16 Aug 2023 6:30 AM GMT
The Telangana High Court has quashed a criminal case alleging electoral misconduct by an Ex-Bharat Rashtra Samithi MLA. Justice K. Lakshman held noted that "as on the date of the alleged video clipping, the election process was not set on motion. Without considering the said aspects, 2nd respondent lodged a complaint with the Station House Officer, Sadasivnagar Police Station, who in...
The Telangana High Court has quashed a criminal case alleging electoral misconduct by an Ex-Bharat Rashtra Samithi MLA.
Justice K. Lakshman held noted that "as on the date of the alleged video clipping, the election process was not set on motion. Without considering the said aspects, 2nd respondent lodged a complaint with the Station House Officer, Sadasivnagar Police Station, who in turn, registered a case in Cr.No.107 of 2018. Thus, prima facie, the contents of the complaint dated 03.10.2018 lacks the ingredients of offence under Section 171-E of IPC.”
The allegations against the petitioner, E. Ravinder Reddy, who was the candidate for TRS (now BRS) from the Yella Reddy Assembly Constituency in 2018 was that he had offered women of a Self-Help Group (SHG) from Markal Village 5 Lakh Rupees (5,00,000/-) for construction of a SHG building as incentive in exchange for a hundred percent of their votes. The Tahsildar and Executive Magistrate FAC, Sadashivnagar who filed the complaint, stated that the apparent incident was broadcasted on various news channels and was confirmed by a report submitted by the District Educational Officer (DEO).
The complainant had contended that under section 171-B of the Indian Penal Code, the actions of the petitioner would amount to the offence of bribery and were punishable under section 171-E.
The Counsel on behalf of the petitioner brought to the notice of the Court that the Press Note issued by the Election Commission of India stated that the final Electoral Rolls (which are a list of eligible voters) would be released on 12th October 2018. However, the complaint preferred by the Complainant was on 3rd October, 2018, much before the final press rolls were released.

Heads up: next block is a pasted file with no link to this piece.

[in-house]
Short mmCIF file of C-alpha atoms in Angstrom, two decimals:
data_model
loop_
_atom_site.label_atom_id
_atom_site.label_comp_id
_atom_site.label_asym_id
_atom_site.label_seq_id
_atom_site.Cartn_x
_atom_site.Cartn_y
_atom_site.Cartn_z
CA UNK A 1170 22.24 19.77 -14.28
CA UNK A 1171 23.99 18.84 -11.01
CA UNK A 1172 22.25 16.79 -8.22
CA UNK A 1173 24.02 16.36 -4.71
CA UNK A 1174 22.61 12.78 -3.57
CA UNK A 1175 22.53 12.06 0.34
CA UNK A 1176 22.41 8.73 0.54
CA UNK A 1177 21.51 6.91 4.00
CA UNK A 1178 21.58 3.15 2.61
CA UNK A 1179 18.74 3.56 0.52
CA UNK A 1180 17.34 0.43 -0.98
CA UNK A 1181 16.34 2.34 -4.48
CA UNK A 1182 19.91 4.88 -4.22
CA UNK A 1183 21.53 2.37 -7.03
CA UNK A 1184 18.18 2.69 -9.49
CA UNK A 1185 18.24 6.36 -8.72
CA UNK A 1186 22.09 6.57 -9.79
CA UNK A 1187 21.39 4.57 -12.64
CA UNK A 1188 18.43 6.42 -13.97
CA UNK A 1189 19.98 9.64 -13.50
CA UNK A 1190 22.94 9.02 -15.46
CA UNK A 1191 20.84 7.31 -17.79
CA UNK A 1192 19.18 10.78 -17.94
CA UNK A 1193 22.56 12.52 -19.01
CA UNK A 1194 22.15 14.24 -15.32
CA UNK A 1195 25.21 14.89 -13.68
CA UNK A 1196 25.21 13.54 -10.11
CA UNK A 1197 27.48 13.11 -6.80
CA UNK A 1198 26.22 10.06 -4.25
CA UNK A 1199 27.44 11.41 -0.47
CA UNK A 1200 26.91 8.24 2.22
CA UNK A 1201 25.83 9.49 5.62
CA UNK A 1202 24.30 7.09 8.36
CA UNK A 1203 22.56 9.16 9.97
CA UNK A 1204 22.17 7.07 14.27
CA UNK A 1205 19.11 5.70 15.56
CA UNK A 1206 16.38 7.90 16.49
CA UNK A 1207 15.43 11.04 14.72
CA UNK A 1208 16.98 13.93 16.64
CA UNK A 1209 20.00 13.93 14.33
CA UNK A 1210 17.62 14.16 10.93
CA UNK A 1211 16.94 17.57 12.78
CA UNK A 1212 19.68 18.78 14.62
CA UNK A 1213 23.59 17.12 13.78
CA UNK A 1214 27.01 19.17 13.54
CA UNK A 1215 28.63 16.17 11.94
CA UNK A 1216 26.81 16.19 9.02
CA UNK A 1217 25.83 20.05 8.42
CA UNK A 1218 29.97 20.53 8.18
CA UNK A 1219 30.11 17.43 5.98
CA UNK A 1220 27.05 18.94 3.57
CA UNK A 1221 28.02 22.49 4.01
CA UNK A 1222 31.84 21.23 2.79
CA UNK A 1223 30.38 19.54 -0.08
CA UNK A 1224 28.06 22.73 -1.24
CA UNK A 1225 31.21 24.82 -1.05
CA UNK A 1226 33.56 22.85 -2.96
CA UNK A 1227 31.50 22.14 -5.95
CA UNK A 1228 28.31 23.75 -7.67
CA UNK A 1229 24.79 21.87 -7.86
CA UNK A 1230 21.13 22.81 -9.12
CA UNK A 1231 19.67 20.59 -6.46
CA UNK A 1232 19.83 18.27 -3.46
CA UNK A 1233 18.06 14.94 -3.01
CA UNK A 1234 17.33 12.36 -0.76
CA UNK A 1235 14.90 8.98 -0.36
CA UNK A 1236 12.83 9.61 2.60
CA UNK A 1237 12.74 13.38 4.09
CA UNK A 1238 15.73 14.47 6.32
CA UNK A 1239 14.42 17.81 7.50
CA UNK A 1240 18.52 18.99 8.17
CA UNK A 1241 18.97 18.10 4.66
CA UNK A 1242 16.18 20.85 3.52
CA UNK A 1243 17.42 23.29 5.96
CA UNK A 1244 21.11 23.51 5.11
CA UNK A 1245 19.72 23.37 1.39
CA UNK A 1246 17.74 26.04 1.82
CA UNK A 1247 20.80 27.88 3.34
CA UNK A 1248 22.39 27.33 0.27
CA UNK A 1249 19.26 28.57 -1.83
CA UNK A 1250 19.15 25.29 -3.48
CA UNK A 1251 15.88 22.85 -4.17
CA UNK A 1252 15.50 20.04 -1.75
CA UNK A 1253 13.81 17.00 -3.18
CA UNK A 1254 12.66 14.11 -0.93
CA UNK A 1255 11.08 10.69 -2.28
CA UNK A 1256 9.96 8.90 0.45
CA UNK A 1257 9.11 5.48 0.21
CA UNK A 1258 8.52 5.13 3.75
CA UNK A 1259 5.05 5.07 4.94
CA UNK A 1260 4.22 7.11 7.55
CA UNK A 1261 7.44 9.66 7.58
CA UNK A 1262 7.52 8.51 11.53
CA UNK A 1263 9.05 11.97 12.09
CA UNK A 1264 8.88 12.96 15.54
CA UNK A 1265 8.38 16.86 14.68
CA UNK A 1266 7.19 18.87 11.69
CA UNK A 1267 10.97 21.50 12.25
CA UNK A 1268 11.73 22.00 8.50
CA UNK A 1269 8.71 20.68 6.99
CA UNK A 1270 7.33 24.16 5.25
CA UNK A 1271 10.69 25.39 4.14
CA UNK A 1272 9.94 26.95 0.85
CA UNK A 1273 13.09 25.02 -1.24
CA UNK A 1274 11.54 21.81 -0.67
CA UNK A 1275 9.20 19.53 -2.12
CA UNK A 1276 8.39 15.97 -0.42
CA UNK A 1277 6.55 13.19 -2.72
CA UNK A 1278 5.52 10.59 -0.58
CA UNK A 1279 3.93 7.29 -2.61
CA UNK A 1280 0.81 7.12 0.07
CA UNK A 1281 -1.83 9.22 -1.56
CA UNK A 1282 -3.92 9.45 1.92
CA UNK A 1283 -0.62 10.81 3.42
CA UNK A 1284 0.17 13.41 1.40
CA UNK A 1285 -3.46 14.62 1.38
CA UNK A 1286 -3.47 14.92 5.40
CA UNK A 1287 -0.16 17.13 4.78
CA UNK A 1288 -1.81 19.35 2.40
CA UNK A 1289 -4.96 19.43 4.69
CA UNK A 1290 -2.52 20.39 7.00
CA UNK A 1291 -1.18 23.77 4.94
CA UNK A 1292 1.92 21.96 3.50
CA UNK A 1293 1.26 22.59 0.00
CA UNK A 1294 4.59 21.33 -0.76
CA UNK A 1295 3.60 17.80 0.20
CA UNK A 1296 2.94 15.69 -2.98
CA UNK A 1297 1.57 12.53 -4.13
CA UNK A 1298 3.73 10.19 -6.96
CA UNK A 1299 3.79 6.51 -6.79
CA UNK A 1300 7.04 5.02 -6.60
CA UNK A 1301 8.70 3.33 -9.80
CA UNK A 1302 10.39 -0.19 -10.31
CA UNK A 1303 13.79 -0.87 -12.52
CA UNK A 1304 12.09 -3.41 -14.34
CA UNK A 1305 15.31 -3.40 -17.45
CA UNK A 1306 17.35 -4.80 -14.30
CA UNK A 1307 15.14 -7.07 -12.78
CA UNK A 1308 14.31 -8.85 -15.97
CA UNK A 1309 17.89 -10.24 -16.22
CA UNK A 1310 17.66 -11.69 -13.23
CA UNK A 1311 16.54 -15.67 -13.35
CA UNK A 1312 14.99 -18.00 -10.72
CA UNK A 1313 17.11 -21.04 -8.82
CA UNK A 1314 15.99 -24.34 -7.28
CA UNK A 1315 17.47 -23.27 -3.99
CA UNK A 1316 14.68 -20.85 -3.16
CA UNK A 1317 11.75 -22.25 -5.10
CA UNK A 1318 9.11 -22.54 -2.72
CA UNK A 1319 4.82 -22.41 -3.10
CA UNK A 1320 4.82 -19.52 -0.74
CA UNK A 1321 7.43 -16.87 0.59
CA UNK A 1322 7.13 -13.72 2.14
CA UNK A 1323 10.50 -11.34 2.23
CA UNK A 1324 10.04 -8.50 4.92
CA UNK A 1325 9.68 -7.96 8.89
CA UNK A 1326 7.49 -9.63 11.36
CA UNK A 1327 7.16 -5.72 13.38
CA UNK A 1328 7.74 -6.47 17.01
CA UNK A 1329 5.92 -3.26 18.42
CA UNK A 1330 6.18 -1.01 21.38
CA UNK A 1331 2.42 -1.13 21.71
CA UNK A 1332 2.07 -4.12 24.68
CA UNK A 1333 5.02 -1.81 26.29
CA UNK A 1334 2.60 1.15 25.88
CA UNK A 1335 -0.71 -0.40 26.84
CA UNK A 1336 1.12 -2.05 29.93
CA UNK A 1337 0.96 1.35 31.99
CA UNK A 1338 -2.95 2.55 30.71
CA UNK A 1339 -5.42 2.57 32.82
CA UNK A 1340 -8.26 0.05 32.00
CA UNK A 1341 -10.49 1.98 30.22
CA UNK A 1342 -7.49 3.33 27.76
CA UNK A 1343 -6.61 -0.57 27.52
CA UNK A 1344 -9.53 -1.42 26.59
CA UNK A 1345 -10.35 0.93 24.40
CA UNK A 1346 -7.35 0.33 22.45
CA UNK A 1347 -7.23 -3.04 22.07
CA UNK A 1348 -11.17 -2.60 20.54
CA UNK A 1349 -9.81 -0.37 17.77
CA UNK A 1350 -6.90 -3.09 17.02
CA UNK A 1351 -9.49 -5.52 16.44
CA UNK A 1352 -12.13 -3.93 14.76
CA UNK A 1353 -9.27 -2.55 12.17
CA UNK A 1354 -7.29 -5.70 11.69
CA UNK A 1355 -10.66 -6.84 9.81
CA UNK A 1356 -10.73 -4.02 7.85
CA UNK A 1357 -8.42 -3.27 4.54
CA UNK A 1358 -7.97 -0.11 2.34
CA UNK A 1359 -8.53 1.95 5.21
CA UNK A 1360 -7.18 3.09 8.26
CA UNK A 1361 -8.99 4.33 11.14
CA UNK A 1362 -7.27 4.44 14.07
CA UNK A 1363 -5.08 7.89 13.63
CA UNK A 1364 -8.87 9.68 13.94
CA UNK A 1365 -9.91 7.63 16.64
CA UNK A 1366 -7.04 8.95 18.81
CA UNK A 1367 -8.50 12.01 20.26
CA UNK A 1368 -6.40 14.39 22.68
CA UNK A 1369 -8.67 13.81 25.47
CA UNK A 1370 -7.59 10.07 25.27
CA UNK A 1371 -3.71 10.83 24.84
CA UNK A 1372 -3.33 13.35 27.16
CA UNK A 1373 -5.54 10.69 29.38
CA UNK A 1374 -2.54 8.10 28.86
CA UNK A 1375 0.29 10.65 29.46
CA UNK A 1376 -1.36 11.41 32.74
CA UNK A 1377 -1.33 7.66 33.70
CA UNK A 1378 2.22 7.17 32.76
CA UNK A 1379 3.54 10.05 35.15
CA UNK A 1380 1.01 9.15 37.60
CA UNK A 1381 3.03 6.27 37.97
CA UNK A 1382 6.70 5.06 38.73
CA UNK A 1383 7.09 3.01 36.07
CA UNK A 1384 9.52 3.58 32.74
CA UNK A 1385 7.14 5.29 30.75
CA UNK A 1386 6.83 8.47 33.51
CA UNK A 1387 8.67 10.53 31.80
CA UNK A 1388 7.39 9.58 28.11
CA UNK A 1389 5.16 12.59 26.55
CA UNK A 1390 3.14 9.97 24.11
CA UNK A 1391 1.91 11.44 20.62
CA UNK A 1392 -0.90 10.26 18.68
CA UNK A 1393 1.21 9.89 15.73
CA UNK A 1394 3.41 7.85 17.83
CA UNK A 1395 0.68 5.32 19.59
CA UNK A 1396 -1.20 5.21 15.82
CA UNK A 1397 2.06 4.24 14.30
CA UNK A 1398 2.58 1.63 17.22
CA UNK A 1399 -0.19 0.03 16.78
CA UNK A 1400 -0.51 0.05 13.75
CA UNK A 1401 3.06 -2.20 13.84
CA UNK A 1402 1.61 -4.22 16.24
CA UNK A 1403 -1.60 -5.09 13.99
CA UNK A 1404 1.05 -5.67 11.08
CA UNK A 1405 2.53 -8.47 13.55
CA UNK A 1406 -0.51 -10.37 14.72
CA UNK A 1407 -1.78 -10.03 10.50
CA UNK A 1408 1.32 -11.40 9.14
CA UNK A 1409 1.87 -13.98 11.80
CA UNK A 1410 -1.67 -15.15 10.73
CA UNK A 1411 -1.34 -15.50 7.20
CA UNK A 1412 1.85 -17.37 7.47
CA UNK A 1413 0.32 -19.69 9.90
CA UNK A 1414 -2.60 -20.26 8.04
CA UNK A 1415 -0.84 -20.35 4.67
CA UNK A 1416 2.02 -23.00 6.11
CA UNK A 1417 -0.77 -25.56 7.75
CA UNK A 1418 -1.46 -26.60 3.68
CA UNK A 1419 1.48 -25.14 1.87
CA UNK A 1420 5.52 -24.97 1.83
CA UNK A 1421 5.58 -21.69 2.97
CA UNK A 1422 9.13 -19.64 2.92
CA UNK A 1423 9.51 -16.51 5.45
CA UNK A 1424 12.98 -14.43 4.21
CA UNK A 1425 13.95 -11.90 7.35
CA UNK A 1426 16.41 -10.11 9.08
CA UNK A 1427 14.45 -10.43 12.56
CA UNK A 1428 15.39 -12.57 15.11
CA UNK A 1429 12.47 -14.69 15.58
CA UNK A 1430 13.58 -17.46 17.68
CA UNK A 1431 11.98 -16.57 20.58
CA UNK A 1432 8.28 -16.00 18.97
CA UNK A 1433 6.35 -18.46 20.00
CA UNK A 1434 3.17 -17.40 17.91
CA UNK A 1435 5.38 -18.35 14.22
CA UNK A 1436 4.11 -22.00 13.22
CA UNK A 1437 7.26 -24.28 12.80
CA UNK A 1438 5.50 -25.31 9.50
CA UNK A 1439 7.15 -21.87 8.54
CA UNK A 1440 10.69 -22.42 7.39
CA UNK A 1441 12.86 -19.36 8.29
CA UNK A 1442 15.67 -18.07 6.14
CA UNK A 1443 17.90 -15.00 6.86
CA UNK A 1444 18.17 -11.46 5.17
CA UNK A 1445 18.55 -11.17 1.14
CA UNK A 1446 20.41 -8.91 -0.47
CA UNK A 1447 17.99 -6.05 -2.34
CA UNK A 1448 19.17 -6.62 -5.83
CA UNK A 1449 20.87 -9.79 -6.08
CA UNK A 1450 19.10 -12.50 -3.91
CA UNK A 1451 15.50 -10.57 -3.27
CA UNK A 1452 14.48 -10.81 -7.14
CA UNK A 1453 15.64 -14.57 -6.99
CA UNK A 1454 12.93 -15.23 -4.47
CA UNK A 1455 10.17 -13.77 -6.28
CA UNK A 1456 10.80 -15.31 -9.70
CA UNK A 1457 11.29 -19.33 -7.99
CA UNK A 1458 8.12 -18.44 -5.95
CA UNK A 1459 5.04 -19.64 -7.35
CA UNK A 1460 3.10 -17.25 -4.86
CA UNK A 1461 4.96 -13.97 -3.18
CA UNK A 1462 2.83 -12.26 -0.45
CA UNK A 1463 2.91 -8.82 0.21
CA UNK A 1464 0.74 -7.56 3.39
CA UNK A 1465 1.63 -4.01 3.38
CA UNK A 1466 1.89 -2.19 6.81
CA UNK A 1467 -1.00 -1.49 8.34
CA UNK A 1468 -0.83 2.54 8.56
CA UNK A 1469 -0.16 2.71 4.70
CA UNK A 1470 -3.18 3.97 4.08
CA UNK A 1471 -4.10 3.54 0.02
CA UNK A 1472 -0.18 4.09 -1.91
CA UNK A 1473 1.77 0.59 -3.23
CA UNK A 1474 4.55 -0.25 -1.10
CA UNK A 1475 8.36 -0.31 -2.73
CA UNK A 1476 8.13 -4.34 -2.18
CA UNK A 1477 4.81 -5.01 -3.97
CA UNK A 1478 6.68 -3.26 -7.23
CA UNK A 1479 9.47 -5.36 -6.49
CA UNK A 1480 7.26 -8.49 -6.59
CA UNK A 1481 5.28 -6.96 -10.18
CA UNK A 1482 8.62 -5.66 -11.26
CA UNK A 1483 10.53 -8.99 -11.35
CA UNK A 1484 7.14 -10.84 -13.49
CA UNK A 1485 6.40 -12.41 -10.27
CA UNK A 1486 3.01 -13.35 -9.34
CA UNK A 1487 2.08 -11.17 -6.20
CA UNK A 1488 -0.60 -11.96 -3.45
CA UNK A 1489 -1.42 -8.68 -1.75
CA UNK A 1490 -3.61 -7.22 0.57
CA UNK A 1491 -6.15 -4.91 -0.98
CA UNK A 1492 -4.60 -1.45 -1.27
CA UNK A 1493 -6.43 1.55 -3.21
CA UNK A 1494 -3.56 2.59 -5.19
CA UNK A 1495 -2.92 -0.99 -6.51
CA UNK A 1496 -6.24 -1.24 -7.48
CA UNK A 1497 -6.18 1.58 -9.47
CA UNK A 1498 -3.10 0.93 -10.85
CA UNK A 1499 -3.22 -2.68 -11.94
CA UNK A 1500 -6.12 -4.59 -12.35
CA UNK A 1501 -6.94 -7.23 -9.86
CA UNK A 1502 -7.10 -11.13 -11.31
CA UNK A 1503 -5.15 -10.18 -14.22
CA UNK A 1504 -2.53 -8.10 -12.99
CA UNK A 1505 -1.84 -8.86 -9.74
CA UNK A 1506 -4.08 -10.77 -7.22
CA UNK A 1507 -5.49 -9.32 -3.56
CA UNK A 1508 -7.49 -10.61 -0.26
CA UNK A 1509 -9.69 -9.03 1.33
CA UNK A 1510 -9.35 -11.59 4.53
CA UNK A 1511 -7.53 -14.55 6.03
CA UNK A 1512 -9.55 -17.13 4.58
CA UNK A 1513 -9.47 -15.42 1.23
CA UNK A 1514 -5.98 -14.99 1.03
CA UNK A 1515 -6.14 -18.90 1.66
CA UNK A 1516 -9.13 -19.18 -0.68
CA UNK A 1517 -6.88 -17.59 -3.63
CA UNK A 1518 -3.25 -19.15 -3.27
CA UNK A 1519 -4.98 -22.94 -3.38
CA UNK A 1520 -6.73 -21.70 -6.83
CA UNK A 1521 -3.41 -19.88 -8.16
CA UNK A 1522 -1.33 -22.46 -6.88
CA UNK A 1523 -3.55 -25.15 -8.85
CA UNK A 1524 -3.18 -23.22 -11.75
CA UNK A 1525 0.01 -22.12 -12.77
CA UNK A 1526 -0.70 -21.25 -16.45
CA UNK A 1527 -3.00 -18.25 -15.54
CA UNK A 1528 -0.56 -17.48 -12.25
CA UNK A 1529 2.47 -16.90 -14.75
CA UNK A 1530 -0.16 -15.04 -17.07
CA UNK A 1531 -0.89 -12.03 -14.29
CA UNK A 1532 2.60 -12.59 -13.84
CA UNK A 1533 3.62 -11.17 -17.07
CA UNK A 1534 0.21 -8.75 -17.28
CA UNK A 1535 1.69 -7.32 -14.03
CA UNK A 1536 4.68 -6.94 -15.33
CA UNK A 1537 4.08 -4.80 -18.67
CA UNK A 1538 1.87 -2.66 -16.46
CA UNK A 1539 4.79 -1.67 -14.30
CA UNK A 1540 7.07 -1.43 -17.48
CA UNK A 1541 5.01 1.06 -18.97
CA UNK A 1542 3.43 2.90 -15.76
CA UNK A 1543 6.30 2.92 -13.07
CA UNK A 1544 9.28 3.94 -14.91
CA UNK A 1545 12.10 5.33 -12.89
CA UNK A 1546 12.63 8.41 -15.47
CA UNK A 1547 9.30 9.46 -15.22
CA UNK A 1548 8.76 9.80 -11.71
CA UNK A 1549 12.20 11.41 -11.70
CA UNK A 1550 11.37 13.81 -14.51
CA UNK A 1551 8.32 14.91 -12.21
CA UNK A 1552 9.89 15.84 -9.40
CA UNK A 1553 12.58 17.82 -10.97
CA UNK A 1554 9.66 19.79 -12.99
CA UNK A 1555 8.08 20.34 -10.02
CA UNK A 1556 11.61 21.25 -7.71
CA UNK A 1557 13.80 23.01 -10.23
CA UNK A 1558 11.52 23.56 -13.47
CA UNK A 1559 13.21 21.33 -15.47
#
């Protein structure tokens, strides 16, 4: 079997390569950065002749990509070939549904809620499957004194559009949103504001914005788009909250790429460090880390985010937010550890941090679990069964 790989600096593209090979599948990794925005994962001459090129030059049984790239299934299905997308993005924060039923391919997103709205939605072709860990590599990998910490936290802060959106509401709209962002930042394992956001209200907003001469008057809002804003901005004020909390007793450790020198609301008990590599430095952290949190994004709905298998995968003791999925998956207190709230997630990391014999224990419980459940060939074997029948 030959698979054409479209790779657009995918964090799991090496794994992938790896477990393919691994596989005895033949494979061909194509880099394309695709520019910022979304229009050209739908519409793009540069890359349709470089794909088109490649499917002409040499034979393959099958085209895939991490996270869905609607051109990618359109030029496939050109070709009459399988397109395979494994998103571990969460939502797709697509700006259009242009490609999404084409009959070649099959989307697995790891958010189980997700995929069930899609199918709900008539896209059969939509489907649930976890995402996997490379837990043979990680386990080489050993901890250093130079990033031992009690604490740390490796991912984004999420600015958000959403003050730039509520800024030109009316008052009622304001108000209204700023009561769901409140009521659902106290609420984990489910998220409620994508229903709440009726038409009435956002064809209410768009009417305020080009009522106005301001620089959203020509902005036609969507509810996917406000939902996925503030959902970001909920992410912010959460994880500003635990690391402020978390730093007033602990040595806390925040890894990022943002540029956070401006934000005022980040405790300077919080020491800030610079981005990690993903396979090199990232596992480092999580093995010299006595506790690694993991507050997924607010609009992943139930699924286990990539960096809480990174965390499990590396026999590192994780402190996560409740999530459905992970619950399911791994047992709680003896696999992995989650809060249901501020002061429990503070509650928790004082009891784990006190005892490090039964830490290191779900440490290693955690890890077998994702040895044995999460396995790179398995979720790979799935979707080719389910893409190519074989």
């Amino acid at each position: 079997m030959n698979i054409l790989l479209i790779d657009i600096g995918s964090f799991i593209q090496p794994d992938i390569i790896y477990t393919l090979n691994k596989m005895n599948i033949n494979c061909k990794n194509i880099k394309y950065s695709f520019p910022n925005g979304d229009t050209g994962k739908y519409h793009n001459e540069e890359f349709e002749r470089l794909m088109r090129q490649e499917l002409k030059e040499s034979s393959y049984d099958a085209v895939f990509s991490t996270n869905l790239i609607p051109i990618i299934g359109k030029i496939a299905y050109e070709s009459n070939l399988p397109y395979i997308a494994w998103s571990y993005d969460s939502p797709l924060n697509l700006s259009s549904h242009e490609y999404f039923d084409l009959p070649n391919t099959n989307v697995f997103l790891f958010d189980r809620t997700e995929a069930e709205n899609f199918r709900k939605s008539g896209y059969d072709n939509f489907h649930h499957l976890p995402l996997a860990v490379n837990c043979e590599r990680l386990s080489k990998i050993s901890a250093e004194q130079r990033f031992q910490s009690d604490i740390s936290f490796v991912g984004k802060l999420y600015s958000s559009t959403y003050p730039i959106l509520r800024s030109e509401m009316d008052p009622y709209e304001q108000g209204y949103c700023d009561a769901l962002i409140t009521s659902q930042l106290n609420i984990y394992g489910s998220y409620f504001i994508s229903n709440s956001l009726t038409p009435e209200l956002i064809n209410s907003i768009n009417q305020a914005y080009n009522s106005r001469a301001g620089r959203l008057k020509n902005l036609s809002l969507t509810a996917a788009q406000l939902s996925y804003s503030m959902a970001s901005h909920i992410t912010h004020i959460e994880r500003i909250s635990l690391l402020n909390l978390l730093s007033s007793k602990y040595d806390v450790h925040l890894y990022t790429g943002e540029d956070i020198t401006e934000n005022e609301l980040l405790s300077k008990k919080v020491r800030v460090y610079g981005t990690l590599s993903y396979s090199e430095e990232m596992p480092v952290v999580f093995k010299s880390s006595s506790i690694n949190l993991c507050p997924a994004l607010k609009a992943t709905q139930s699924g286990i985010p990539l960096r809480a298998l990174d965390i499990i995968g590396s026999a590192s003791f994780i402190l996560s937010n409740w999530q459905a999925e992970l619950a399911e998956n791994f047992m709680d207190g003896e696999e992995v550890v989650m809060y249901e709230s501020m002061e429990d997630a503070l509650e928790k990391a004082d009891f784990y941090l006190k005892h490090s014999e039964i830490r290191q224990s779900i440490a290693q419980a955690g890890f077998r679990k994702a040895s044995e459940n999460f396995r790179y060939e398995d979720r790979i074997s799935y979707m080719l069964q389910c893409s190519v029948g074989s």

The petitioner further contended that since the complaint was registered before the release of Electoral Rolls, it was impossible to say that elections were held on that day, and fraud was committed, since the petitioner would have no motive to give bribes.
The Additional Public Prosecutor on behalf of the State contended that the petitioner had been announced as the candidate from the TRS (BRS) in respect of Yellareddy constituency, and for all practical reasons was to be considered as the contesting candidate. Additionally, it was stated that, the 5 lakhs were promised after the formation of majority government and that there were several factual aspects that were to be considered, before final disposal.
The Court after pursuing section 171 of IPC concluded that, for a crime to have been said to be committed under section 171-B the necessary ingredients need to be present. The Court observed that the section mandates “object of inducing that person to exercise any electoral right, or of rewarding that person for having exercised any such right”.
“There is no dispute that the complaint cannot be quashed at the threshold and the Investigating Officer has to conduct investigation with regard to several factual aspects mentioned in the complaint. But, at the same time, a plain reading of the complaint would reveal that the contents of the complaint dated 03.10.2018 lacks the ingredients of the offence alleged against the petitioner herein,” it held.
Citation: 2023 LiveLaw (Tel) 37
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